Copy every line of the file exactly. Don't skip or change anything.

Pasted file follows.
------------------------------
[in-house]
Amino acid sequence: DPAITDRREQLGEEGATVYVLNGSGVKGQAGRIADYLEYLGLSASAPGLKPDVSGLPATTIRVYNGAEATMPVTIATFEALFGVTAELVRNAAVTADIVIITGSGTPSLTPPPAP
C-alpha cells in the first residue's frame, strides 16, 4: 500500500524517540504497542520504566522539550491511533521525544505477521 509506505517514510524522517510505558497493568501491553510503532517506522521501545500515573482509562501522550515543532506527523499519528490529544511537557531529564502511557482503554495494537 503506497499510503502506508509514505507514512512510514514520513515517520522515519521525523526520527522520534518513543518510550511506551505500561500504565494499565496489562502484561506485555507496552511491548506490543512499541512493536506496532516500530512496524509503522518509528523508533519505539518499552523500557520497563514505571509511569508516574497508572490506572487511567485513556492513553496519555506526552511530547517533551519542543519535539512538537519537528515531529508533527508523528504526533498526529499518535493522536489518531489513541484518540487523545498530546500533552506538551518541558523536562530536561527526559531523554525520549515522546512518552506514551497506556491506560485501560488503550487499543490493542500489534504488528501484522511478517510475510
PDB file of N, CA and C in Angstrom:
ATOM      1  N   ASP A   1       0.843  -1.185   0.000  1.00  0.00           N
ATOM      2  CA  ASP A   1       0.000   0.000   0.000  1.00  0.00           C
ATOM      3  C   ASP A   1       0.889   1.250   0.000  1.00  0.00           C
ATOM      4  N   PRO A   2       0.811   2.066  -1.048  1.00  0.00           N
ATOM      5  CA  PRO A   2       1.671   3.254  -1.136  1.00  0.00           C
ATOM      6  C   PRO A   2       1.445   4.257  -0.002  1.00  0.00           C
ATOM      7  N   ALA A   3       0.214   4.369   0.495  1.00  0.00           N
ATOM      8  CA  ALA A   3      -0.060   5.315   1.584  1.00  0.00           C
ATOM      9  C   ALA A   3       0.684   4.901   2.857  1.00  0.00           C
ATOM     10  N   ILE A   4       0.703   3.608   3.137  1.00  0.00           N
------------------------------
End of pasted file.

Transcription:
[in-house]
Amino acid sequence: DPAITDRREQLGEEGATVYVLNGSGVKGQAGRIADYLEYLGLSASAPGLKPDVSGLPATTIRVYNGAEATMPVTIATFEALFGVTAELVRNAAVTADIVIITGSGTPSLTPPPAP
C-alpha cells in the first residue's frame, strides 16, 4: 500500500524517540504497542520504566522539550491511533521525544505477521 509506505517514510524522517510505558497493568501491553510503532517506522521501545500515573482509562501522550515543532506527523499519528490529544511537557531529564502511557482503554495494537 503506497499510503502506508509514505507514512512510514514520513515517520522515519521525523526520527522520534518513543518510550511506551505500561500504565494499565496489562502484561506485555507496552511491548506490543512499541512493536506496532516500530512496524509503522518509528523508533519505539518499552523500557520497563514505571509511569508516574497508572490506572487511567485513556492513553496519555506526552511530547517533551519542543519535539512538537519537528515531529508533527508523528504526533498526529499518535493522536489518531489513541484518540487523545498530546500533552506538551518541558523536562530536561527526559531523554525520549515522546512518552506514551497506556491506560485501560488503550487499543490493542500489534504488528501484522511478517510475510
PDB file of N, CA and C in Angstrom:
ATOM      1  N   ASP A   1       0.843  -1.185   0.000  1.00  0.00           N
ATOM      2  CA  ASP A   1       0.000   0.000   0.000  1.00  0.00           C
ATOM      3  C   ASP A   1       0.889   1.250   0.000  1.00  0.00           C
ATOM      4  N   PRO A   2       0.811   2.066  -1.048  1.00  0.00           N
ATOM      5  CA  PRO A   2       1.671   3.254  -1.136  1.00  0.00           C
ATOM      6  C   PRO A   2       1.445   4.257  -0.002  1.00  0.00           C
ATOM      7  N   ALA A   3       0.214   4.369   0.495  1.00  0.00           N
ATOM      8  CA  ALA A   3      -0.060   5.315   1.584  1.00  0.00           C
ATOM      9  C   ALA A   3       0.684   4.901   2.857  1.00  0.00           C
ATOM     10  N   ILE A   4       0.703   3.608   3.137  1.00  0.00           N